As a teenager who wants and needs money, I got a summer job. It had never occurred to me that some of our youngest Cougars at Collegiate could also have the opportunity to earn “money,” purchase goods, and learn about the economy.
In Mrs. Katie Musick’s third grade classroom, each student has the opportunity to spend and earn play money and make real life economic decisions.
Musick started the Classroom Economy to “apply real world situations to the economic vocabulary that [the students] were already learning.” Her goal is for her students to “live and experience the economic terms that they are studying.”
Students earn money by fulfilling various classroom occupations, such as table washer, sweeper, messenger, greeter, and secretary. In order to get a job, a student has to fill out an application. If a student’s performance in a job is lacking, the student will be dismissed from that position. Students also can earn money on their birthday or half-birthday, for a clean desk inspection, and for having a perfect test score. Students are paid weekly on Friday, with their pay in a range of $10-$20, depending on his or her job. Once a month, students can spend their hard-earned money at the Class Market, where they can purchase homemade goods from their classmates. The students learn the value of purchasing an item and the experience of earning money by selling items. “The Classroom Economy is where you apply and get paid jobs” says Bella G. (‘26).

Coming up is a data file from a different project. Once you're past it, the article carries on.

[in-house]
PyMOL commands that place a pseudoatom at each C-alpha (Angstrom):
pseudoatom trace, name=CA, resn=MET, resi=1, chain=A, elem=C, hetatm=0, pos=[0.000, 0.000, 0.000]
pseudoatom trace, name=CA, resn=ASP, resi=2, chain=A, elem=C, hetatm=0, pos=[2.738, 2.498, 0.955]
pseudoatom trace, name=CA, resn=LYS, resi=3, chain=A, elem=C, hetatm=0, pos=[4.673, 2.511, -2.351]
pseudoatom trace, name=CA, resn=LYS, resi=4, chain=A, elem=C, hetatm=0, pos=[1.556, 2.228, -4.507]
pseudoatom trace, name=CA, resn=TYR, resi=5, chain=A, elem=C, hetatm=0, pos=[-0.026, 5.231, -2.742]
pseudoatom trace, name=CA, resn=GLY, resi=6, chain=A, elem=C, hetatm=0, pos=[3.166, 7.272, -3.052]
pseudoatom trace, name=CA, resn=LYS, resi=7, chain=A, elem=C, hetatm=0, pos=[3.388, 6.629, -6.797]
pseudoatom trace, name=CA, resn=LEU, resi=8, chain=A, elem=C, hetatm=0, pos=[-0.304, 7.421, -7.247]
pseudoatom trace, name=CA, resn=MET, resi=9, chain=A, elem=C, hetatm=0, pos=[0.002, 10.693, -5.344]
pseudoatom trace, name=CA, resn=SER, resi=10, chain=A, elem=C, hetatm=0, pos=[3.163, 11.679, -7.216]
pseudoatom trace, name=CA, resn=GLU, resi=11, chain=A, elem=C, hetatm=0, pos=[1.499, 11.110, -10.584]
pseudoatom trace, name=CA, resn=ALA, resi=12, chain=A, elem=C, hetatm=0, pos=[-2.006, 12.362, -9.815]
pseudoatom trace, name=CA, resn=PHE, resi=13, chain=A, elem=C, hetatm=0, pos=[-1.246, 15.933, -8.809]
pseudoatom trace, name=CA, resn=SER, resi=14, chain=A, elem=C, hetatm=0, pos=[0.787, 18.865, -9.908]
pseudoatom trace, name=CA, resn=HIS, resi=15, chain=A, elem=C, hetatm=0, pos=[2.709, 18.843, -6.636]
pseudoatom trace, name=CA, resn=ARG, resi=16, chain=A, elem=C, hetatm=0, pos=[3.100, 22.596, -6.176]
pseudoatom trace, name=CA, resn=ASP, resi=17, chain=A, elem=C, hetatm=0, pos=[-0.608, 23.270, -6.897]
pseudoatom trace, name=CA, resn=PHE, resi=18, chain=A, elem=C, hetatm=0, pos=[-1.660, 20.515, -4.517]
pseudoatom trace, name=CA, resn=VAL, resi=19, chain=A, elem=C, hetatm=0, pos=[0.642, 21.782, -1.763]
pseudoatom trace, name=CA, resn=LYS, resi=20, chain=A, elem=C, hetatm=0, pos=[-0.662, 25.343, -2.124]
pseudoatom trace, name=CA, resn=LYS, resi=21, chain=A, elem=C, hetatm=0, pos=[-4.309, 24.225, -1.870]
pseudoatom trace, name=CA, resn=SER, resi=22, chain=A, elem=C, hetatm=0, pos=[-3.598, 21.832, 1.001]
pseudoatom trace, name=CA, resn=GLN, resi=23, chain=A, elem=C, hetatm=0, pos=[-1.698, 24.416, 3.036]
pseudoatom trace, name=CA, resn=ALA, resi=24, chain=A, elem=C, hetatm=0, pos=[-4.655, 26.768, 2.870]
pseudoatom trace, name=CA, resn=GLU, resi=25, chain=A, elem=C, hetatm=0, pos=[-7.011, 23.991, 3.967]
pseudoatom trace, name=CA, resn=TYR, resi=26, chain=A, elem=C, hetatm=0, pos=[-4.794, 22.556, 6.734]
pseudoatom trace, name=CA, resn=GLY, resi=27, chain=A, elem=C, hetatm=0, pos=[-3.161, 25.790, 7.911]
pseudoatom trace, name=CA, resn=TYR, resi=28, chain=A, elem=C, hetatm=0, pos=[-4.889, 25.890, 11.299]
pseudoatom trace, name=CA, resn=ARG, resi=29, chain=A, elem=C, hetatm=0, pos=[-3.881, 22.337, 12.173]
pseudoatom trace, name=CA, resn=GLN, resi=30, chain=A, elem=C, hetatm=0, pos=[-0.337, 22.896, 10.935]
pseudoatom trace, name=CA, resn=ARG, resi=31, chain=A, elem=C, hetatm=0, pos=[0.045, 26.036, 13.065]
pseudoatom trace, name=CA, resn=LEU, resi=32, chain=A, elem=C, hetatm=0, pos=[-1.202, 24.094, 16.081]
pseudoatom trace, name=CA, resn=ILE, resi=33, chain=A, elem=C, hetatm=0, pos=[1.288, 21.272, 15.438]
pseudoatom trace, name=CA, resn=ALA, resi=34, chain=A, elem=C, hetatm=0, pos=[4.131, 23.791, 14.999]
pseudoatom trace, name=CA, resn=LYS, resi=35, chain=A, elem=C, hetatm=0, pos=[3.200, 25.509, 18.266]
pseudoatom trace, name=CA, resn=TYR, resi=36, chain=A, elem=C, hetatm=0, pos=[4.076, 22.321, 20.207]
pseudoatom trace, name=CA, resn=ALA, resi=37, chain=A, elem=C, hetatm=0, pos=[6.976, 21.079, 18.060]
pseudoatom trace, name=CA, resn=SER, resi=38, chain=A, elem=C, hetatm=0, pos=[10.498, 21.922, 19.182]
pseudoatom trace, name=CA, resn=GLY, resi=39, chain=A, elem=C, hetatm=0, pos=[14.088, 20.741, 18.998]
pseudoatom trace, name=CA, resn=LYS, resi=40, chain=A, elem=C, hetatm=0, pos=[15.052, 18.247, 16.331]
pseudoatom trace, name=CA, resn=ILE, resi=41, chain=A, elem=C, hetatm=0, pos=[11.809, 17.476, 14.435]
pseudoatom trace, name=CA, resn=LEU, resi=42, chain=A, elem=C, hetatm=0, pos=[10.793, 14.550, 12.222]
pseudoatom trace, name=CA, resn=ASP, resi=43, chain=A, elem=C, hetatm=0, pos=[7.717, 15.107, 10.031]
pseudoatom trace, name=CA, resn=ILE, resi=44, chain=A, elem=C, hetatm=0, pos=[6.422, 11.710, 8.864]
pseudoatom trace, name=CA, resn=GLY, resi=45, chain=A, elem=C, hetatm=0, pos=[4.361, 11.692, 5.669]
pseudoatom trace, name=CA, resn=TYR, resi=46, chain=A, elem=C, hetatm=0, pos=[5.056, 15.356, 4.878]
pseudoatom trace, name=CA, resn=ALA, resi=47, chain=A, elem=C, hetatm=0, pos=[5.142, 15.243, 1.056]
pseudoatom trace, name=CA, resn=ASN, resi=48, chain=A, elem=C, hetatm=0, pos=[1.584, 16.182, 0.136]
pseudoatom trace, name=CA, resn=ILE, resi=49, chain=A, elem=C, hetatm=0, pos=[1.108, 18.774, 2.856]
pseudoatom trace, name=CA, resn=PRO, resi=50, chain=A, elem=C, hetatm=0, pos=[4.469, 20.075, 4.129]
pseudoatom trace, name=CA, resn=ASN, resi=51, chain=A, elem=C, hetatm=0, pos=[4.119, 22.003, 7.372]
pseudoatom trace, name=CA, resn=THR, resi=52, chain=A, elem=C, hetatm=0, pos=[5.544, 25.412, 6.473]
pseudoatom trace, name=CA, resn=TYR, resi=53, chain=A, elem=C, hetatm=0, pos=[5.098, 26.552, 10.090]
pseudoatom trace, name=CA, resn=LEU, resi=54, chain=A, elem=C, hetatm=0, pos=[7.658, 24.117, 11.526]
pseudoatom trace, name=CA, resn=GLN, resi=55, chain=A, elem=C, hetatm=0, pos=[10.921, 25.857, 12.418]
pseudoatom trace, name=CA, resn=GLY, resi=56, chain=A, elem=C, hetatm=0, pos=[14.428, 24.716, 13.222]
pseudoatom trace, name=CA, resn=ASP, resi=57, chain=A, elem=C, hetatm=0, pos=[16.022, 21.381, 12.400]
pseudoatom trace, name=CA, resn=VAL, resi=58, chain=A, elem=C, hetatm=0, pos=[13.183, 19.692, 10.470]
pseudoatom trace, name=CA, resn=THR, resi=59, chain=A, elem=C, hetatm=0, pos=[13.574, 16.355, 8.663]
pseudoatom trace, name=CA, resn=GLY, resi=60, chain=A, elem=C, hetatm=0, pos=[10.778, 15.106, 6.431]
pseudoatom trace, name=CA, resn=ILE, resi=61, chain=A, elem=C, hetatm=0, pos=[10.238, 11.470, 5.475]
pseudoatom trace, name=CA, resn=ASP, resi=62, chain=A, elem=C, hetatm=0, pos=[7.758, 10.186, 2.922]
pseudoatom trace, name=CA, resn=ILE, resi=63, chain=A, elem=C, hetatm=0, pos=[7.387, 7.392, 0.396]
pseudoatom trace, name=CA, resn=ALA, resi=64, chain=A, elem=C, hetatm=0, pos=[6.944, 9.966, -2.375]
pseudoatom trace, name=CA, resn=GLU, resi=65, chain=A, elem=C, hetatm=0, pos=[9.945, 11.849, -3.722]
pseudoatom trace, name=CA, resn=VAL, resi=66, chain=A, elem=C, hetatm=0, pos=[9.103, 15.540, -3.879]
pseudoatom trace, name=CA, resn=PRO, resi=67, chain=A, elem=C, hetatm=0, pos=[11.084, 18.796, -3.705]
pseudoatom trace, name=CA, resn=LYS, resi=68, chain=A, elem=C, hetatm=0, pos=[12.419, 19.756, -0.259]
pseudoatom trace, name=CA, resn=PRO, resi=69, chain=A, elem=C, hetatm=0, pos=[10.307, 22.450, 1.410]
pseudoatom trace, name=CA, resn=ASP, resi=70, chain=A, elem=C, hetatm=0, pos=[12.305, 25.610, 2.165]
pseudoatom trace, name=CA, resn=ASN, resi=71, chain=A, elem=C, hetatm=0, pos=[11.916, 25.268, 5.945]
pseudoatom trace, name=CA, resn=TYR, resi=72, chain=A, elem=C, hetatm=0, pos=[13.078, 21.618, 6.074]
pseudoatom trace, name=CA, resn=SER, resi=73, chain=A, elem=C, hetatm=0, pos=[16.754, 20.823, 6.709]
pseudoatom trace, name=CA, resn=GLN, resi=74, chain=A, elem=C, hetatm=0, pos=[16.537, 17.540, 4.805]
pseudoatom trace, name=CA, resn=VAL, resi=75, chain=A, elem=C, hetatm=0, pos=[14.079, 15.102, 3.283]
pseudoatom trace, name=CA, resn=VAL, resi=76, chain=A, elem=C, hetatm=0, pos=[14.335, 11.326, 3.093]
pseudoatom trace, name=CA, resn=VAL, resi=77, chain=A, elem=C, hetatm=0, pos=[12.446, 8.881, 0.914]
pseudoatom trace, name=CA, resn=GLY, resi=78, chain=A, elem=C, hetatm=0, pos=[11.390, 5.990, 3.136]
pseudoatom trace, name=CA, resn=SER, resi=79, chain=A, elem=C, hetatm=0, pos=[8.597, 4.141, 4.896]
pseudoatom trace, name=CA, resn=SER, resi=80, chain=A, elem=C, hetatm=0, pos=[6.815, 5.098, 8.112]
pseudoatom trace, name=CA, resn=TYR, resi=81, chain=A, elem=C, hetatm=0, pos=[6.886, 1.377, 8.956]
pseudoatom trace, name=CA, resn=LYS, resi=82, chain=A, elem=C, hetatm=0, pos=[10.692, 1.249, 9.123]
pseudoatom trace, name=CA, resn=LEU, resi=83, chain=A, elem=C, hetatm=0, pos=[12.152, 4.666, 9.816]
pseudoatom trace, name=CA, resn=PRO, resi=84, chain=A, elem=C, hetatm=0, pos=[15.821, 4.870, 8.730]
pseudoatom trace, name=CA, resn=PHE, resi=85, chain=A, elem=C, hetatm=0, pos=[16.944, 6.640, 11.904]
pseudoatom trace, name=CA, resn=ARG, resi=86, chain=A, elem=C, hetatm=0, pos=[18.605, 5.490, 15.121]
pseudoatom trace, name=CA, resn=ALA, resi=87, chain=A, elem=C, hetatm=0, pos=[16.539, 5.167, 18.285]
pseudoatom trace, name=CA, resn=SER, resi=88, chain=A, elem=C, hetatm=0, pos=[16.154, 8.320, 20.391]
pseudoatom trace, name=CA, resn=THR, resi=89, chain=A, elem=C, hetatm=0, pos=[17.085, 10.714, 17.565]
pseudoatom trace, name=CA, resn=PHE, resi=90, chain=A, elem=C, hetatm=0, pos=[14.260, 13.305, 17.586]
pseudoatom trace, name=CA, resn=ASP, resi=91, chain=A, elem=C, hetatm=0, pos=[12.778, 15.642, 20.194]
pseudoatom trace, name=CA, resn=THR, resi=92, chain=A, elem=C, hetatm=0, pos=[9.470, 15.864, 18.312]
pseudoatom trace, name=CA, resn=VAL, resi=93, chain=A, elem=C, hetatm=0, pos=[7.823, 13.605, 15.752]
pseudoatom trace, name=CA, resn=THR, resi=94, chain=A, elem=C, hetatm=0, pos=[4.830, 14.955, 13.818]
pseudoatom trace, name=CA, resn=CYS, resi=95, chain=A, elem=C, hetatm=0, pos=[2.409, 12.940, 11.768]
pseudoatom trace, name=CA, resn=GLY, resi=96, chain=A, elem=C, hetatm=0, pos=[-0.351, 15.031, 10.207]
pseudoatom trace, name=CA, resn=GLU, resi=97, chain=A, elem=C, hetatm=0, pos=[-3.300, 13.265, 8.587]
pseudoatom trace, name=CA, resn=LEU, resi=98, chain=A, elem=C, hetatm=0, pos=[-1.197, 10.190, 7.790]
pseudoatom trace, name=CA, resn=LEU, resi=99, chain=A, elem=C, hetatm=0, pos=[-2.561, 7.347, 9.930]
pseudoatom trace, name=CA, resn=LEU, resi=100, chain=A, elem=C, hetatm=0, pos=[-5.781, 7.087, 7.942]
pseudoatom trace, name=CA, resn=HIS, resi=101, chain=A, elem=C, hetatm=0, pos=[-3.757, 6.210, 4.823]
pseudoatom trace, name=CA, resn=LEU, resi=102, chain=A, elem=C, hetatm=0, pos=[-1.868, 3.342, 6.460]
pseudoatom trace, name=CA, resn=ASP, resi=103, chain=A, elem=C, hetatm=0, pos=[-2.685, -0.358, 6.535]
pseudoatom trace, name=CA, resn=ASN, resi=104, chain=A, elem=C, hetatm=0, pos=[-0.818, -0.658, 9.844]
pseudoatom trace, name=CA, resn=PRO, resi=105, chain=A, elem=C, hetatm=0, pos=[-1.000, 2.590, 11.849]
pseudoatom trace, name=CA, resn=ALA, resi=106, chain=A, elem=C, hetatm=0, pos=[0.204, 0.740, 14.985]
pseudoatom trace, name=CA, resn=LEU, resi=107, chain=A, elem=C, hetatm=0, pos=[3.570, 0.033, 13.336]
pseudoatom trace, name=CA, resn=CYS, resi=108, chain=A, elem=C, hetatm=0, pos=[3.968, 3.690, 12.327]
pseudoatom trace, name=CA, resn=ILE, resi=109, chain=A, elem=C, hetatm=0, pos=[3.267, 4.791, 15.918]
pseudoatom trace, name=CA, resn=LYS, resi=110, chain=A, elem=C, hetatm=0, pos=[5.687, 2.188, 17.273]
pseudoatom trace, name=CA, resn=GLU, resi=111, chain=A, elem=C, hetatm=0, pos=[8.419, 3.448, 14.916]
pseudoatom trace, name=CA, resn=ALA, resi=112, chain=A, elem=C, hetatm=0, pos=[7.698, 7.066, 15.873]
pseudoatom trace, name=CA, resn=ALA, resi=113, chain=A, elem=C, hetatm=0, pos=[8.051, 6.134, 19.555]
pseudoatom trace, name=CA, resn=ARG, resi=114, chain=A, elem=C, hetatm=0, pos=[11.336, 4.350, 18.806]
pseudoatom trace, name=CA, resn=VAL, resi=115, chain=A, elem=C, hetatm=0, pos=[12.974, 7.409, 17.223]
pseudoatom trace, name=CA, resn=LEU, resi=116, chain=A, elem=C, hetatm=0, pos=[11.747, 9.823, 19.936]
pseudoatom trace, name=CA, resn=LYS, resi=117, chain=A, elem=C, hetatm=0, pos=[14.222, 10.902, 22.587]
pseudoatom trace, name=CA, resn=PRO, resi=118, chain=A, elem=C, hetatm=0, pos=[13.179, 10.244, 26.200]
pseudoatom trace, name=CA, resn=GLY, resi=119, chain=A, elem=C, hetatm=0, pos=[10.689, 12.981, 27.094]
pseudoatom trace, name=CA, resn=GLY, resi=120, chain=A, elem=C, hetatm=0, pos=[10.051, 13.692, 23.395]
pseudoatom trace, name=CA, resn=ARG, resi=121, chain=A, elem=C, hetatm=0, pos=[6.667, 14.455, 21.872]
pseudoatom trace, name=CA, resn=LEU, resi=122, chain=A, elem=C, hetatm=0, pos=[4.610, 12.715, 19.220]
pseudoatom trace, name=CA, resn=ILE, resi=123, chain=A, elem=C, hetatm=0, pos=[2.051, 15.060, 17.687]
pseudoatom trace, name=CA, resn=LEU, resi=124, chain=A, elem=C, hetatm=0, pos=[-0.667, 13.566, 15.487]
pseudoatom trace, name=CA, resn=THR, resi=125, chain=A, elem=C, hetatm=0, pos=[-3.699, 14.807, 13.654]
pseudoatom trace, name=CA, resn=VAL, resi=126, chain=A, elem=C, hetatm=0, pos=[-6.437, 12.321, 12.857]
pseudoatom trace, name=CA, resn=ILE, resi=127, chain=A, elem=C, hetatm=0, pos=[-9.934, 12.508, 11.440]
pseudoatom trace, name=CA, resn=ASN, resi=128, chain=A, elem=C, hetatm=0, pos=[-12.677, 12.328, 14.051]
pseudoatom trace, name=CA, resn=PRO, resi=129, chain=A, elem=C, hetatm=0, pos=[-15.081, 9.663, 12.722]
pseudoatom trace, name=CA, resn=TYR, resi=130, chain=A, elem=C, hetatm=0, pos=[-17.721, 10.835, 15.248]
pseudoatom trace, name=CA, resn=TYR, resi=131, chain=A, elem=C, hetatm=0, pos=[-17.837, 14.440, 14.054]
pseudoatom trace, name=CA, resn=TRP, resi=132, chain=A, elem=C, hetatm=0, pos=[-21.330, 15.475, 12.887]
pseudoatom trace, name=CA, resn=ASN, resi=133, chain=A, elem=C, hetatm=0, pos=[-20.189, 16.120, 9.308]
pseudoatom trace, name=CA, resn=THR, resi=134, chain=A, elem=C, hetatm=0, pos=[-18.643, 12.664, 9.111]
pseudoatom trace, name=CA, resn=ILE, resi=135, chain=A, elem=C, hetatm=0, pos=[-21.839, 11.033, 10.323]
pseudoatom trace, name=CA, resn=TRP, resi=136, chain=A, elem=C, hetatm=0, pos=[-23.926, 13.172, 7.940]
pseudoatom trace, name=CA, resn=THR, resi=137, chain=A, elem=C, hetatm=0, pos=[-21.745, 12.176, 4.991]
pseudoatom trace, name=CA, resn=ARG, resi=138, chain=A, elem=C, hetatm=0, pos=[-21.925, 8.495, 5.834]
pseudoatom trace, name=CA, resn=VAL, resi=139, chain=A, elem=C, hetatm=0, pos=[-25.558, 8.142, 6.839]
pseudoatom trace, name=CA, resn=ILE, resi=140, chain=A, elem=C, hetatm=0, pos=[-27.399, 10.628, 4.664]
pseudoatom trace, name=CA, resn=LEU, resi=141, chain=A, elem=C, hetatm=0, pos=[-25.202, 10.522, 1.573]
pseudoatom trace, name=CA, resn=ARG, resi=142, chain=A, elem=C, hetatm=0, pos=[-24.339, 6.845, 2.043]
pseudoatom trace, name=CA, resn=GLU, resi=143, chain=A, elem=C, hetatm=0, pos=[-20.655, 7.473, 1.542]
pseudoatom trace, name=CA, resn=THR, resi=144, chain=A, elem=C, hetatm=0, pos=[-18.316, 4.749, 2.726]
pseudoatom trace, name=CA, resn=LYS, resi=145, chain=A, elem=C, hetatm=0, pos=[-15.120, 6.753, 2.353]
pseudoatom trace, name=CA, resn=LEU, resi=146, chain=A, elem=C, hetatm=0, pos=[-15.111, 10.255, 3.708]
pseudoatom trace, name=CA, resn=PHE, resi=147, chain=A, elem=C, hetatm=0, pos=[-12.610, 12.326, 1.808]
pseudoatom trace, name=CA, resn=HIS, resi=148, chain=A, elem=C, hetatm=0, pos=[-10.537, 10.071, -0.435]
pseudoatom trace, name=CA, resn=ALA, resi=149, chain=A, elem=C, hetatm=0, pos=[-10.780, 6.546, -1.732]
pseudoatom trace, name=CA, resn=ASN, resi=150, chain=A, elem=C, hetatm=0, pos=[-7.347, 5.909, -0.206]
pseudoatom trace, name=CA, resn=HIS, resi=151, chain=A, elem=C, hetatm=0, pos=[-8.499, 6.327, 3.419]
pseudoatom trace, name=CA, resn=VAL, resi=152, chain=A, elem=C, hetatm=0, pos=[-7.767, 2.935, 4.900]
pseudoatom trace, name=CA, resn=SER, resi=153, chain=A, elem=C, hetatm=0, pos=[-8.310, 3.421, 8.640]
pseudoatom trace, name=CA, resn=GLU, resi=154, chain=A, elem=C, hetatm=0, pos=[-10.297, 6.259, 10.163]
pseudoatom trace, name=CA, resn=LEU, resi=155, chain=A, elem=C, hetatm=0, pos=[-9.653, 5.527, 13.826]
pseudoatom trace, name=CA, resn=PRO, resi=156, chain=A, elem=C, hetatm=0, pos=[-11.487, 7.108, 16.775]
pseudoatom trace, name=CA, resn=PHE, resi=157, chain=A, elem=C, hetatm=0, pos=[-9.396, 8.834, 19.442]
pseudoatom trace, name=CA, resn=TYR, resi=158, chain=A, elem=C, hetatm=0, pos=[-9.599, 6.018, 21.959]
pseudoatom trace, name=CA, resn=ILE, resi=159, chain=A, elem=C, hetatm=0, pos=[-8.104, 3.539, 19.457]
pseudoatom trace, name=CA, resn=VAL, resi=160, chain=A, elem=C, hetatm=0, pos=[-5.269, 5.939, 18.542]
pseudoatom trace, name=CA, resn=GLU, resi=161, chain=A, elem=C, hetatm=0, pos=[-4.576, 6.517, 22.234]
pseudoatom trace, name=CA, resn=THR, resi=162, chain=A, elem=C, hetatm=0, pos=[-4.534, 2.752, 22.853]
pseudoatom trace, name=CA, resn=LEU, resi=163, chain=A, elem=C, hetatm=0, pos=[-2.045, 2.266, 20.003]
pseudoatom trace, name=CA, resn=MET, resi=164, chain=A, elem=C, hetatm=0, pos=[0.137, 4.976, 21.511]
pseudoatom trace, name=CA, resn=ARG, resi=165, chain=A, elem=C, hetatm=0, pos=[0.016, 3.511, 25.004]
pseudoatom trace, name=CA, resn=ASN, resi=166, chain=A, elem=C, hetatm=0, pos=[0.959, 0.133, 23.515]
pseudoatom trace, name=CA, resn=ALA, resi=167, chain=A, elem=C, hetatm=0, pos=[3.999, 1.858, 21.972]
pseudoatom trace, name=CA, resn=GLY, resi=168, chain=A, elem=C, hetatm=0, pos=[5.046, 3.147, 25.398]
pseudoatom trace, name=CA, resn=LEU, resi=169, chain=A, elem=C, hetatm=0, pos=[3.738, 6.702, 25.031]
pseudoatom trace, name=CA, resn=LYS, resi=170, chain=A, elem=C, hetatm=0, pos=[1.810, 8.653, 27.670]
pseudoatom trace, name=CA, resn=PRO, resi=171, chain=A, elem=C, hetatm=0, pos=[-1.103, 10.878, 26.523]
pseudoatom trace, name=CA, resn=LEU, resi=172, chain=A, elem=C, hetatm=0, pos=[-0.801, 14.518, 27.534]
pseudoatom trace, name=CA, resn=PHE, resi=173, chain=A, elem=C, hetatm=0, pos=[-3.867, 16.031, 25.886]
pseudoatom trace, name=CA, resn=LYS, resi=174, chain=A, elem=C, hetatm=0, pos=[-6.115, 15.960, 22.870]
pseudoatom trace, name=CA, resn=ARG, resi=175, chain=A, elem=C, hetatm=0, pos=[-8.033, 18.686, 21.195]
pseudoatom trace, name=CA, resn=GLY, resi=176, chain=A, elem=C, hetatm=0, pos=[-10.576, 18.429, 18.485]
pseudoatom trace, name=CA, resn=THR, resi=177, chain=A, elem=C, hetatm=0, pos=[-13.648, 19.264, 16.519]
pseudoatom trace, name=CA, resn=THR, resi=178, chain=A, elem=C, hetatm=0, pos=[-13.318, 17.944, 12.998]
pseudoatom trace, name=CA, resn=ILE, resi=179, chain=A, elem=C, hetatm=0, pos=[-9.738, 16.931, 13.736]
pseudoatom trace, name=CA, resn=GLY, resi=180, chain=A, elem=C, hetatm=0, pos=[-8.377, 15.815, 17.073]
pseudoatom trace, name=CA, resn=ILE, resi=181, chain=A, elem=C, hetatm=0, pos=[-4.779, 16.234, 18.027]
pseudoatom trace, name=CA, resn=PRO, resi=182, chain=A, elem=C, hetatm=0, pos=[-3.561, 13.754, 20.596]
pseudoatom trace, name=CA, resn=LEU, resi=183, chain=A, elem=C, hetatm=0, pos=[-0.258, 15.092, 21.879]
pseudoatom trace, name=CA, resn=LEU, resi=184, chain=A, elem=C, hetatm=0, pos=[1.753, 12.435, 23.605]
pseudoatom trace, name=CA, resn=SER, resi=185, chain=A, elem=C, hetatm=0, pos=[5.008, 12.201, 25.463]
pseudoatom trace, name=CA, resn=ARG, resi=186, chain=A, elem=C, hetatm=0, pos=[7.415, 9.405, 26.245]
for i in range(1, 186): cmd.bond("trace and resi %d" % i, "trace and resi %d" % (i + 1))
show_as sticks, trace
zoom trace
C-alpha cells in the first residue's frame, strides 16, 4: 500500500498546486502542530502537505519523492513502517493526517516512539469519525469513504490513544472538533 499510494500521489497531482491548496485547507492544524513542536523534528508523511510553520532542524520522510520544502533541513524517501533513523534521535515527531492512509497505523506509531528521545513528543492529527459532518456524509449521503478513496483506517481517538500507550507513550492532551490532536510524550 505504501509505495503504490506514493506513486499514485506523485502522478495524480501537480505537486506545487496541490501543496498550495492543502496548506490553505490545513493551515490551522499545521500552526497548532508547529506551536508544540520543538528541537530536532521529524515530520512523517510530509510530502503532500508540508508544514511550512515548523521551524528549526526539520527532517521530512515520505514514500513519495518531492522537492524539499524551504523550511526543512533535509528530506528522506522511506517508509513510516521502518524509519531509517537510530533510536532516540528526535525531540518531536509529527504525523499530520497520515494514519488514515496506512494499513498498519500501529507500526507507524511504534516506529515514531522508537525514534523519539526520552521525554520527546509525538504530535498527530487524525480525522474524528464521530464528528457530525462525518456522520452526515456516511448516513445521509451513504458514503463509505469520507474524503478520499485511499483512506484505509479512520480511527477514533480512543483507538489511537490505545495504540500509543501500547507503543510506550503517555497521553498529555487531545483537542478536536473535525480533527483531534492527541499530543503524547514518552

But the students are also faced with the responsibility of managing their money. On the first school day of every month, each student is charged $100 rent for his or her desk. Each student has the option to “buy” his or her desk for $300 and be rent-free for the year. Students can also buy other desks and charge rent to that individual as well. If a student is not able to pay rent, the student’s wages and bonus earnings are garnished until the debt is payed off. Students can also be fined for various reasons, such as behaving rudely or having incomplete homework. On April 15th, students are expected to pay taxes, just like any other individuals in the U.S; only the tax bill is $40 for each of Musick’s students.
As with any new program, Musick said there were a few kinks to be worked out with the class market in the beginning. A major hurdle to overcome was food and baked goods that were being sold. Having various allergies and restrictions made selling baked goods difficult. Since the Class Market is student-run, Musick was concerned that parents were baking treats for the children to sell, and student involvement was lacking in the process. Musick encourages her students to only sell items that they make themselves. She wants her students to use recycled materials if possible, and to “keep it simple and to focus on being the producer of goods.” A former student of Musick, Katie C. (‘24) describes the Marketplace as “The highlight of third grade.”
Musick says that there has been an incredible amount of positive feedback from the parents. “They love seeing their children learn these economic concepts in a real-world way.” Musick reminds her students that, “It is a game, not a competition. We will do [our] best, and it is a way of learning economic concepts over the course of the whole year.”
All photos by Duncan Owen.